sometimes i do better with people than i think i do. and sometimes even my screw ups work out. i don't know how, and, in a way, it's embarrassing, but sometimes i manage to do something good.
i've had a number of people tell me i'm a mentor for them in their writing, and i'm almost used to that. i admit, when i started dii, it was mostly for selfish reasons. oh, yea, i wanted to provide a place for other writers, but face it, there's a ton of other writing groups and workshops out there, both r.l. and online. i was tired of getting next to no comments on my work or having to wait months for enough comments to help me with my revisions. i knew others were having the same problems, and so many workshops require money for membership, that i knew my idea would work for others, but it was primarily for me. yea, i can be a selfish bitch when i want to be.
but i never expected me to end up being a mentor for anyone. i'm barely a mentor for myself! i always wanted a mentor, just am not in the right place to really find one. so i buy the books i need (and more than a few that i end up not needing) and try to get myself the information i need to be a better writer. i am a member of several crit groups to get input on my work and combine that with the "good writing principles" i learn about in my reading. it's not the best way to get your mentorship since i don't have any actual publication experience (lots of submission experience), but it works when you have nothing better.
perhaps it's my persistence that has other people seeing me as a mentor. when they ask for information, i usually just tell them what my reading says works. regardless, i'm sort of getting used to being told that i'm someone's mentor, a little anyway. it still embarrasses me, i don't feel like a mentor, but then again, what's a mentor supposed to feel like?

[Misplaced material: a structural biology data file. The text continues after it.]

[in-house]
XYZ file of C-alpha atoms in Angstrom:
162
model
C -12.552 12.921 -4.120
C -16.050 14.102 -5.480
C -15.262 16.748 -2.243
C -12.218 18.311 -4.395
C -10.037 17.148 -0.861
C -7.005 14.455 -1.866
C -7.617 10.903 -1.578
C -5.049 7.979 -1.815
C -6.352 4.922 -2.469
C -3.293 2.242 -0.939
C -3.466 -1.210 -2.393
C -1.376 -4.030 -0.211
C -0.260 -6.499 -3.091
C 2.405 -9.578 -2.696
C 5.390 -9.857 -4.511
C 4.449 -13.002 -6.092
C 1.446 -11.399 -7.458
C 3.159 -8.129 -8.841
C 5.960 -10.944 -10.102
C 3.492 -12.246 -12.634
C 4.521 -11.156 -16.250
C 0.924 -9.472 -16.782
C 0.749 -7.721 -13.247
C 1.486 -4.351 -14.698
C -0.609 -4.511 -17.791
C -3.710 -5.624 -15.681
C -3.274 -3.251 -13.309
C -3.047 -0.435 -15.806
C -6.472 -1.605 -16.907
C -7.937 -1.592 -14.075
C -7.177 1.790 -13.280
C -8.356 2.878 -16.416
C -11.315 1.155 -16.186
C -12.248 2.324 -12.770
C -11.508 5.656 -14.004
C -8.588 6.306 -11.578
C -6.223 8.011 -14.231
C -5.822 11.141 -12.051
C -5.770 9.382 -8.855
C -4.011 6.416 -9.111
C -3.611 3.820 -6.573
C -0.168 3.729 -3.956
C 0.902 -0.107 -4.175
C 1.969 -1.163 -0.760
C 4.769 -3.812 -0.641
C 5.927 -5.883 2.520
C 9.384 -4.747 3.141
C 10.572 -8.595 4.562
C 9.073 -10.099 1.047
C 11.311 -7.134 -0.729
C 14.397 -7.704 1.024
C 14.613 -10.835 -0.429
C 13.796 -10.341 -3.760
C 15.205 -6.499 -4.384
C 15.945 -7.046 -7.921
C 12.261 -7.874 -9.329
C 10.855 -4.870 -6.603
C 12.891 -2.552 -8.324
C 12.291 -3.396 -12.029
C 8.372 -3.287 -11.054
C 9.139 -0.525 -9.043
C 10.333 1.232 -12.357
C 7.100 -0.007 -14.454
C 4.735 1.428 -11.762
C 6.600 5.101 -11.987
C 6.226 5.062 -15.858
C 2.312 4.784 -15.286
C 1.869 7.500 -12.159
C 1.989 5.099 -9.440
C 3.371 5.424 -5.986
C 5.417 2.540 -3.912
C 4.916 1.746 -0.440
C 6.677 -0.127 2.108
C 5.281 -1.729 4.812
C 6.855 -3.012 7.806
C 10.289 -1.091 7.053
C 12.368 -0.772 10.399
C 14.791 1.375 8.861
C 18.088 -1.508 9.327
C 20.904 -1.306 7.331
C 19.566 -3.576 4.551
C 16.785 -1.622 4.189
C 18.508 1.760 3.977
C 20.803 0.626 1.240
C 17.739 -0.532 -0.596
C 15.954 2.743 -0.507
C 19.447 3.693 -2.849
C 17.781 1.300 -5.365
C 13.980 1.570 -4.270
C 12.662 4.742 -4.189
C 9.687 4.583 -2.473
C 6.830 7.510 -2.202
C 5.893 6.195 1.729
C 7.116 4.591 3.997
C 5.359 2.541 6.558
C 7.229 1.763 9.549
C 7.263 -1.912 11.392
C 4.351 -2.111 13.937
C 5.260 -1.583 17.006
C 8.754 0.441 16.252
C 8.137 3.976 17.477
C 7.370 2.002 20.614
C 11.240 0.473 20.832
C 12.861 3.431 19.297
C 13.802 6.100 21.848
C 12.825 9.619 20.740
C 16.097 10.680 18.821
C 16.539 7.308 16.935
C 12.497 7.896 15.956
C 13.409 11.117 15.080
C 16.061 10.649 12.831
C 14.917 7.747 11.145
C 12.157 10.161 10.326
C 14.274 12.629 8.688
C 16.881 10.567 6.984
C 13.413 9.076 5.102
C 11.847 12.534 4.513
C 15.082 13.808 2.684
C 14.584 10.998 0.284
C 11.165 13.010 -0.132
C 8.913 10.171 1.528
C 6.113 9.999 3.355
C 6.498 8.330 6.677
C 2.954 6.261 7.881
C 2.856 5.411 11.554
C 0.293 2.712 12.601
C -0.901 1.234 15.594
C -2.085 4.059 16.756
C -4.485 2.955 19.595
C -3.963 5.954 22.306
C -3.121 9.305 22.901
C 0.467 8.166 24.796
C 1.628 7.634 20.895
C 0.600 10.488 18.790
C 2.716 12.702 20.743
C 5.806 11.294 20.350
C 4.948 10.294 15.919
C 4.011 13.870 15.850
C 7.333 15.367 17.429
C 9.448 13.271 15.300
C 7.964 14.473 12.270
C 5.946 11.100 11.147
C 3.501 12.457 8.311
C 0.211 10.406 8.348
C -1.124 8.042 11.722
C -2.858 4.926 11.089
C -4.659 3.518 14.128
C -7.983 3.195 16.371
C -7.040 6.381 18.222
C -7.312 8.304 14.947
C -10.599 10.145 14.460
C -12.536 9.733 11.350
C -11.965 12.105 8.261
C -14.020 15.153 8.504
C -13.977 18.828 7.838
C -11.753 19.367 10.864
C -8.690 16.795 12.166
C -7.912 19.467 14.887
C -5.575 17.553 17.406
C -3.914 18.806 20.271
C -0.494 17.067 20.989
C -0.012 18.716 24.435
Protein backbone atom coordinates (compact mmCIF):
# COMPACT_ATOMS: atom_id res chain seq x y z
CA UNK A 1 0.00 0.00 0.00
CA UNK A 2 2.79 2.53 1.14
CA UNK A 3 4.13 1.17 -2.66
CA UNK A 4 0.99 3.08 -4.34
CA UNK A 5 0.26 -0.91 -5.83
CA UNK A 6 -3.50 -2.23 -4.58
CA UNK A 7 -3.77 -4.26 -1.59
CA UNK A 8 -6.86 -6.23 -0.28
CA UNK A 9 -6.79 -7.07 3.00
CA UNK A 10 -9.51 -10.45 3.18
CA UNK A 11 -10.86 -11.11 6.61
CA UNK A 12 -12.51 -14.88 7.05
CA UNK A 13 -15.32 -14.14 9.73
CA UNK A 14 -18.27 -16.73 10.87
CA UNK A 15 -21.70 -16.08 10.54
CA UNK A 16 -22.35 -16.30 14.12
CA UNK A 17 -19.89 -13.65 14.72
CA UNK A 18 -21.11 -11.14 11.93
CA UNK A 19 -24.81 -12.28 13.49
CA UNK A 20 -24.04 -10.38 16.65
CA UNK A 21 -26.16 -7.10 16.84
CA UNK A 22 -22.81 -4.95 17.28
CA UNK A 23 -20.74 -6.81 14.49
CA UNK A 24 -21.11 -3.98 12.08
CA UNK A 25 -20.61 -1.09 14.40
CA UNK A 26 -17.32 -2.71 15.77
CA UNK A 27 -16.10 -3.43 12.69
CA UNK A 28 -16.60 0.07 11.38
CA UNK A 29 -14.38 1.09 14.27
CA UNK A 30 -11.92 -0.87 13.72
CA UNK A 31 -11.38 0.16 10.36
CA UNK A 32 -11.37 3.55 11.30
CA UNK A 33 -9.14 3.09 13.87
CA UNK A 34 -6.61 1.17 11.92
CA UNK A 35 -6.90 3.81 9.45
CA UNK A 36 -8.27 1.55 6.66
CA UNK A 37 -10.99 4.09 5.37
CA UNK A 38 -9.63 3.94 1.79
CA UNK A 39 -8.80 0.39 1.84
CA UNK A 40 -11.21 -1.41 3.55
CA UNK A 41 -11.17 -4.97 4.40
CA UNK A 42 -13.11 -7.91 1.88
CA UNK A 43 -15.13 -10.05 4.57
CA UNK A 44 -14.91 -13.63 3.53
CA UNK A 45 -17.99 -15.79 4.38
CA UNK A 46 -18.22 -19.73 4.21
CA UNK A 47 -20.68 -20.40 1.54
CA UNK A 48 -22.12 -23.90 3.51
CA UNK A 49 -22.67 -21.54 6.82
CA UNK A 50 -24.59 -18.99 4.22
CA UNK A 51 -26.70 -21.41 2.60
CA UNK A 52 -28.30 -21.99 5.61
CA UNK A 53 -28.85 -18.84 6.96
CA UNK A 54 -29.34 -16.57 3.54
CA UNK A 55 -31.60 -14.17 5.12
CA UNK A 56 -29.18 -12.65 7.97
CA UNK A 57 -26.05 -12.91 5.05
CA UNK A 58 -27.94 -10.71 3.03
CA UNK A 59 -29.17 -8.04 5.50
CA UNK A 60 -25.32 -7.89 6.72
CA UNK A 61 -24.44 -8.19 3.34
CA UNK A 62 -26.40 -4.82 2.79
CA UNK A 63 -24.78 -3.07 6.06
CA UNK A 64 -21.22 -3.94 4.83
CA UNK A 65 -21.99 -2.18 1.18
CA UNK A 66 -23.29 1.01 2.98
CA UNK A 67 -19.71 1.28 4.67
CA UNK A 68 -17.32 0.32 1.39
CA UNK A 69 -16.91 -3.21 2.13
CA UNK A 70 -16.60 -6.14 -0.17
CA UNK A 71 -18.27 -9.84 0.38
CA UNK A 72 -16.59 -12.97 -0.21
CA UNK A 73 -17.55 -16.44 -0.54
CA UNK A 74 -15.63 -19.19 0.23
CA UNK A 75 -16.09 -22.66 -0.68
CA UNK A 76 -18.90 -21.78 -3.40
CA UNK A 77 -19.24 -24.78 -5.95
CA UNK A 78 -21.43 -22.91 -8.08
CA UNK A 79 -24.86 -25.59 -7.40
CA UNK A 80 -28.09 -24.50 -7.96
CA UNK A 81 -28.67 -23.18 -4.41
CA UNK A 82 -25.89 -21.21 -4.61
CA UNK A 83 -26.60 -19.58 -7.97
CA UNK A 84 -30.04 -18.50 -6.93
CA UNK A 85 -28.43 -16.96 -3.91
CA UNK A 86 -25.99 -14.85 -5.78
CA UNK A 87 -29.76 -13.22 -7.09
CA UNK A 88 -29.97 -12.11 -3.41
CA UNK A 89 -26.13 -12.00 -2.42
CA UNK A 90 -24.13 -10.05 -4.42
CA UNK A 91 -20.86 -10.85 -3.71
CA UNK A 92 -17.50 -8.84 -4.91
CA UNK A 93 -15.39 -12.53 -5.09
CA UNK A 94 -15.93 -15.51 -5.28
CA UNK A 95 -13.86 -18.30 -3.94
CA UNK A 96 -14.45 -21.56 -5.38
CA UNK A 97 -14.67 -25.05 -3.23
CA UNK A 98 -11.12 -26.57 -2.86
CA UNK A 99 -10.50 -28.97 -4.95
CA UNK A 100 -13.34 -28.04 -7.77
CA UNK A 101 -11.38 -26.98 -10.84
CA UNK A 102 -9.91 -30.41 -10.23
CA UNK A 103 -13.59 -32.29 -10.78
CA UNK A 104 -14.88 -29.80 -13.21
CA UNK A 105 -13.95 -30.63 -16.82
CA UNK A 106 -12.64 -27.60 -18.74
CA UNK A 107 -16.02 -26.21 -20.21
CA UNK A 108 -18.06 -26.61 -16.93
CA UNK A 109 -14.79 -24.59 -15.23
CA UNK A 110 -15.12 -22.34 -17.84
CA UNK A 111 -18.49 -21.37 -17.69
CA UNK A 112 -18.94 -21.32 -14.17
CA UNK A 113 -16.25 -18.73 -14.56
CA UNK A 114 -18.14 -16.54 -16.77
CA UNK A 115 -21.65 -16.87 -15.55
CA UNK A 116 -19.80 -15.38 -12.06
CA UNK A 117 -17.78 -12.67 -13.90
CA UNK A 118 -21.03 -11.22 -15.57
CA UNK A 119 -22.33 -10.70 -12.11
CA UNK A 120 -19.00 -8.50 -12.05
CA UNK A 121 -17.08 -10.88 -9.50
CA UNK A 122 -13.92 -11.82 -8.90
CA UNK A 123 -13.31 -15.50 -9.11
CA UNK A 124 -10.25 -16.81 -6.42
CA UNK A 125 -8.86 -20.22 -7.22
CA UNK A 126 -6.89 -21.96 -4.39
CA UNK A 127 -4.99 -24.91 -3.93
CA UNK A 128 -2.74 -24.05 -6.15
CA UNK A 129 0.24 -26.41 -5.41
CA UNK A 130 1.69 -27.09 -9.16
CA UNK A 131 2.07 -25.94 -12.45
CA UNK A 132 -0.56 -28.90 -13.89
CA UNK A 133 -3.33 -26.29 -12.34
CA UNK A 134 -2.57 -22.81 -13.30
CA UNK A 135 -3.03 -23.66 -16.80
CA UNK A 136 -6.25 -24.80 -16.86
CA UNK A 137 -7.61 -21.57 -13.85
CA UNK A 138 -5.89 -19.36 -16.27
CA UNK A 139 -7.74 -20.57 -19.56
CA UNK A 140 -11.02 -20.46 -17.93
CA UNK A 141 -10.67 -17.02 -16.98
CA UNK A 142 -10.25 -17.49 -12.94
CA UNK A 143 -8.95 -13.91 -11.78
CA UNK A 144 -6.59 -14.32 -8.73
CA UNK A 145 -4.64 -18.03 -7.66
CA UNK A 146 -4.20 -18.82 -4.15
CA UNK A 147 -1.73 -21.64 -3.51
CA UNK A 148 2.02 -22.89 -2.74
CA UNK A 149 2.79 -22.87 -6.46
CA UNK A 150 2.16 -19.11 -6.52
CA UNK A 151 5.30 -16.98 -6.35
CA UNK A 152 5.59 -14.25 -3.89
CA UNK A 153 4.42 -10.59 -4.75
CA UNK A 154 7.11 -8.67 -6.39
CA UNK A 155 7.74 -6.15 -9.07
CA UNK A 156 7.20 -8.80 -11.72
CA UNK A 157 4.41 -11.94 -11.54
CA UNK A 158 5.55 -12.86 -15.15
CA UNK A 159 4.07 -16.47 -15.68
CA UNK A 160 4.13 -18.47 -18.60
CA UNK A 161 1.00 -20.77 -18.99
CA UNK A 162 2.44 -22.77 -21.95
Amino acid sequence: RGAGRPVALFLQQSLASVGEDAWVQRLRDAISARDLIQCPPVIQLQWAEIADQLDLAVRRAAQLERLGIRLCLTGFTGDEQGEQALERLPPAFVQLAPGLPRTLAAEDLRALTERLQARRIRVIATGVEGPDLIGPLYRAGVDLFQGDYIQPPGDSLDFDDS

but every so often i get a surprise and am told i've helped in an entirely different way. i got two of those surprises this week.
the first is a friend who was studying computer stuff at school. over the past few months he's been complaining a lot about how much he dislikes the classes. and i do mean a lot! he's been avoiding the homework, he dislikes them so much. i made the comment that he should change his major to english with a focus on writing if he can, if he finds the pc thing so boring. to his surprise, somewhere in the back of his mind he had the idea that he wasn't allowed to do that. when he thought it through, he realized that he was being irrational and made the decision to change his major. he hasn't tried the classes yet, but he felt immediately happier. and it really shows in his i.m. conversations.
granted, he had to face the parents and let them know about his decision and all that, and he still has to make it official at the school, but he claims it's all my fault. i think he would have gotten there on his own. it may have taken him a year or two, but he would have. really!
the other person i helped is . . . was an abuse victim. we'd had something of a falling out over something i said. i agree it was insensitive, but i also feel what i said was the truth. she forgave me, but we hadn't been speaking much since then, so i figured the relationship was pretty much lost. we talked yesterday and it turns out her absence and silence was attributed to two major things: family and counseling. yes, because of me (she says), she has decided to finally deal with the abuse. she has made the choice to be a survivor instead of a victim.
and she sent me this:
well, thank you! nice to know i didn't screw up completely when i thought i did! but really, all the thanks i need is to see you make that journey from victim to survivor.
sometimes, the best thanks there is is to see that people are living happier and healthier lives, no matter who or what you attribute the changes to.
and it's nice to know that sometimes i manage to make someone's life a little better, that i manage to encourage them to change direction in a positive way, even if i don't understand it.